House Republicans to propose short-term debt ceiling plan

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WASHINGTON -- Is it a blink or a bluff?

House Republican leaders said Thursday they will propose a temporary increase in the nation's borrowing limit -- a potential first step toward breaking a political deadlock that has shut down parts of the government and now threatens a U.S. default as soon as next week.

However, the proposal outlined by House Speaker John Boehner would allow a partial government shutdown to continue while Republicans and Democrats negotiate broader budget and spending issues, as well as GOP demands to dismantle or delay Obamacare.

After meeting with his GOP caucus, Boehner described the offer as a temporary increase in the debt ceiling in exchange for Obama's "willingness to sit down and discuss with us a way forward to reopen the government and to start to deal with America's pressing problems."

The measure, which could come up for a vote as soon as Friday, would allow the government to continue borrowing money to pay its bills through mid-November.

Without such an extension, Treasury Secretary Jack Lew says the United States risked default as soon as October 17, an outcome that economists label as potentially catastrophic.

At the White House, spokesman Jay Carney said Obama was "happy that cooler heads at least seem to be prevailing in the House" over the need to avoid a possible default.

However, Obama has said that Congress must increase the debt ceiling and reopen the government -- without attaching partisan side issues to either -- before he would hold talks with Republicans trying to wring concessions on deficit reduction and his signature health care reforms detested by conservatives.

Carney indicated the president's position remained unchanged, but he repeatedly avoided directly answering when asked by reporters if both had to happen before Obama would engage in formal negotiations with Republicans on broader budget and deficit reduction issues.

"He wants Congress to fulfill both its fundamental responsibilities," Carney said of reopening the government and raising the debt ceiling. "If Congress takes action without partisan strings attached on either of those, that would be a good thing, and the president said himself that he would sign it."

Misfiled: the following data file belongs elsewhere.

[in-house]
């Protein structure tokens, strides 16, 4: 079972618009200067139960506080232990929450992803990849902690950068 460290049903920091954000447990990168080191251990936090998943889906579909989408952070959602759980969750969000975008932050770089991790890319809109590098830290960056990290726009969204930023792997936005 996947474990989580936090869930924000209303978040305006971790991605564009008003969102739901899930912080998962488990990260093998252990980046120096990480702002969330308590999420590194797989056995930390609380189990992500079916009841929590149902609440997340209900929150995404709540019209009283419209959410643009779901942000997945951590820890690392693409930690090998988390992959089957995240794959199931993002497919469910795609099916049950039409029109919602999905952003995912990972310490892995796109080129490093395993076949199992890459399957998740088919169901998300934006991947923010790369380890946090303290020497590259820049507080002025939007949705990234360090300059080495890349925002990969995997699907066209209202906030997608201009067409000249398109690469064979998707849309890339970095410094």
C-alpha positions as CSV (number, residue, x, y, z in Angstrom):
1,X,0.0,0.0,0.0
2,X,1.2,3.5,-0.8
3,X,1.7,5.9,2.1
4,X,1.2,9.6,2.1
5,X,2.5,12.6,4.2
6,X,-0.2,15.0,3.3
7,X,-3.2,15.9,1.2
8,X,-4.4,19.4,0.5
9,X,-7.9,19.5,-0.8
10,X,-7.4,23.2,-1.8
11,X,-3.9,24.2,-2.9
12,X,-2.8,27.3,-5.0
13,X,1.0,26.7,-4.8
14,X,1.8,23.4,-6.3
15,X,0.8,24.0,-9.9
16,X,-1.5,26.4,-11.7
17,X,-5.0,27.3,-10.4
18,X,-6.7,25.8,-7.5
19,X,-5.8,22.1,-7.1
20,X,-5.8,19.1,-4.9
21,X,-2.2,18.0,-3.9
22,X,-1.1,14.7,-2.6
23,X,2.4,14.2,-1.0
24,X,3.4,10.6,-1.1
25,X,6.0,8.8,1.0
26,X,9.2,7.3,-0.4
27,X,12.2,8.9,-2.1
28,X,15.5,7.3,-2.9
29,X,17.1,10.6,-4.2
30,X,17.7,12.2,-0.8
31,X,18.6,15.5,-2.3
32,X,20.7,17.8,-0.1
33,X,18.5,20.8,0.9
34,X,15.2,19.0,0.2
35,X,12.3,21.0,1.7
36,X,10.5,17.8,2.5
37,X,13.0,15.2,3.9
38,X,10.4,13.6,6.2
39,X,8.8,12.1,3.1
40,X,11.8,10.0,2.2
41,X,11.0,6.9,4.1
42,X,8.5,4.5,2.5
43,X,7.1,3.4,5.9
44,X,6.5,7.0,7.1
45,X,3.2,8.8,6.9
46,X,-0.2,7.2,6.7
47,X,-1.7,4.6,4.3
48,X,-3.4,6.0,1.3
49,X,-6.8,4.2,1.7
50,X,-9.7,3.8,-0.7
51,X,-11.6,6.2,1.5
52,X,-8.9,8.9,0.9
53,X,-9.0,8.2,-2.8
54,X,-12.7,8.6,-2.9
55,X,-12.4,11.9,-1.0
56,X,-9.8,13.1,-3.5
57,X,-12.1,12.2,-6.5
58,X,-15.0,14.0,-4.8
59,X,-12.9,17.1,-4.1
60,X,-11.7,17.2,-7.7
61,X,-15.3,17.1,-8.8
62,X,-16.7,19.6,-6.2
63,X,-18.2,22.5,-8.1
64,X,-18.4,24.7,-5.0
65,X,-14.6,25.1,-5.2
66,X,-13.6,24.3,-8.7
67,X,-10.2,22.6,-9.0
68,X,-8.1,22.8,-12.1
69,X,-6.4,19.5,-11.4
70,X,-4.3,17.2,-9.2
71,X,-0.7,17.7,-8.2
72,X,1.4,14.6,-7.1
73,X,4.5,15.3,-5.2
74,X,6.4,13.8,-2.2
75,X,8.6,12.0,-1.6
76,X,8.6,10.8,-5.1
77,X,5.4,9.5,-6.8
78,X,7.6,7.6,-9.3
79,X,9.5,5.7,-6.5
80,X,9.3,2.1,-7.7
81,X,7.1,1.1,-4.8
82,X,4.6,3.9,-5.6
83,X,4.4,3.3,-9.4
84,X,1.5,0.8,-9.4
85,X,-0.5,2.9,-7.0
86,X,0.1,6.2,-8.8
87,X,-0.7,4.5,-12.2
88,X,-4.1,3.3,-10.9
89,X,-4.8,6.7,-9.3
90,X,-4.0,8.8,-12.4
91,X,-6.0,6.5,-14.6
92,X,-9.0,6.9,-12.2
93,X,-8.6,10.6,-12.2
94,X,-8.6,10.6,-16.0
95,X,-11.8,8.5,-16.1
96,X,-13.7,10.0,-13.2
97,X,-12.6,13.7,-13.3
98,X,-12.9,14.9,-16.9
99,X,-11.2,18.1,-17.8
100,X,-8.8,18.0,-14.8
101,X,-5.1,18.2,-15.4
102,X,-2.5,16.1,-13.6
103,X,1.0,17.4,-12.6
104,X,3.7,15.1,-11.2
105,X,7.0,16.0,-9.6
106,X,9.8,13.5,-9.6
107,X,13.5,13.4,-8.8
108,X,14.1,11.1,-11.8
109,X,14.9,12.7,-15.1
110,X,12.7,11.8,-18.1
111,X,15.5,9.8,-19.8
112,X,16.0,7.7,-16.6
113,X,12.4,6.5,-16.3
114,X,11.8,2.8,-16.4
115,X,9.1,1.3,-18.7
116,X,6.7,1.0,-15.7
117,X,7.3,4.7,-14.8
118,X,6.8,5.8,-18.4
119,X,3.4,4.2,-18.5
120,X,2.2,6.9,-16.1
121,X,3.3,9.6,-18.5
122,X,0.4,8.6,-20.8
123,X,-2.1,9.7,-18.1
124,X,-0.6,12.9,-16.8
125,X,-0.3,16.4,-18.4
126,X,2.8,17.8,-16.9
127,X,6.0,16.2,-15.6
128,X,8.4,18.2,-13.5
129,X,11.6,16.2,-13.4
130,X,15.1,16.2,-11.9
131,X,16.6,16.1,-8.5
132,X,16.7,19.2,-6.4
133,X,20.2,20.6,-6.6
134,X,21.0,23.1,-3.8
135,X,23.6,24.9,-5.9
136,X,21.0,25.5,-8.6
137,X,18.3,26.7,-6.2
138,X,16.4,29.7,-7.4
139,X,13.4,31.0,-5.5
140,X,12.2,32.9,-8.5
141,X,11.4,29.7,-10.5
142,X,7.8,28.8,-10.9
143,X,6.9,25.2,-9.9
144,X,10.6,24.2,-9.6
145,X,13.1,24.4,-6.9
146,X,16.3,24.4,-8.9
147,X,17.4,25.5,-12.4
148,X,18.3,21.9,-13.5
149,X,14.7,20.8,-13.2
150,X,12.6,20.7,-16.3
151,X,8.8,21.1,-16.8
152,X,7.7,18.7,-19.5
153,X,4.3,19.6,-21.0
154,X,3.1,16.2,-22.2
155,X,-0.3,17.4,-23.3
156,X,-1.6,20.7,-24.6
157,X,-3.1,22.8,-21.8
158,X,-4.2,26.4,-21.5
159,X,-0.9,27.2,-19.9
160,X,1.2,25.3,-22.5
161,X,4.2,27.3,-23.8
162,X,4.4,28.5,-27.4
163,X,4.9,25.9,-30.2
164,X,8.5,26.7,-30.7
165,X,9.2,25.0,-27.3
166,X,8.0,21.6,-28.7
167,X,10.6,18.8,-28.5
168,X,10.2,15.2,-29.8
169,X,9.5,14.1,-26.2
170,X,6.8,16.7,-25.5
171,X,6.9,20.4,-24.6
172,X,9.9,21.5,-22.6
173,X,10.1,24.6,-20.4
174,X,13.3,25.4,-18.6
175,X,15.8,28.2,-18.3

When further pressed, Carney said reporters were asking him "a lot of questions on a bill that may not exist and may not ever exist."

Senate Majority Leader Harry Reid later rejected the possibility of negotiations with Republicans while the government remains closed, telling reporters: "It's not going to happen."

Wall Street soars on possible deal

Optimism in Washington triggered relief on Wall Street as the Dow Jones Industrial Average posted its biggest one-day gain of the year at more than 300 points. Investors have been nervous over the political stalemate and the possibility of a debt default and its potential economic consequences.

Boehner and other House GOP leaders went to the White House later Thurdsay to meet with Obama. The speaker tried to frame the talks as a de facto start of negotiations.

"That's a conversation we're going to have with the president today," Boehner said earlier when asked what it would take for House Republicans to agree to reopen the government. "I don't want to put anything on the table. I don't want to take anything off the table."

Senate Democrats held their own meeting with Obama on Thursday, while Senate Republicans have been invited for their own meeting on Friday morning.

On Wednesday, Obama told a separate meeting with House Democrats that he would consider a short-term deal to raise the federal borrowing limit, a Democratic lawmaker told CNN.

"If that's what Boehner needs to climb out of the tree that he's stuck in, then that's something we should look at," according to the lawmaker, who attended the meeting and spoke on the condition of anonymity.

Some congressional Democrats balked at the outline of the GOP offer, saying the government must reopen and the debt ceiling must be increased to get broader talks going.

"One way or another both of those have to happen," said veteran Democratic Sen. Carl Levin of Michigan.

Another Democrat, Rep. Elijah Cummings of Maryland, said Obama "needs to press for the opening of the government."

"Without a doubt the default would be much more catastrophic, but I've got constituents, a lot of whom work for the federal government who are going through catastrophes every hour," Cummings said.

The partial government shutdown began when Congress failed to fund the government for the new fiscal year that began October 1. The approaching debt ceiling deadline further increases pressure on Congress to resolve the impasse.

'Measure of hope'

On Wednesday, Obama warned the House Democrats that if Republicans proposed a short-term fix and Democrats rejected it, they would lose the high ground in the argument over which party was being reasonable, according to a legislator at the White House meeting.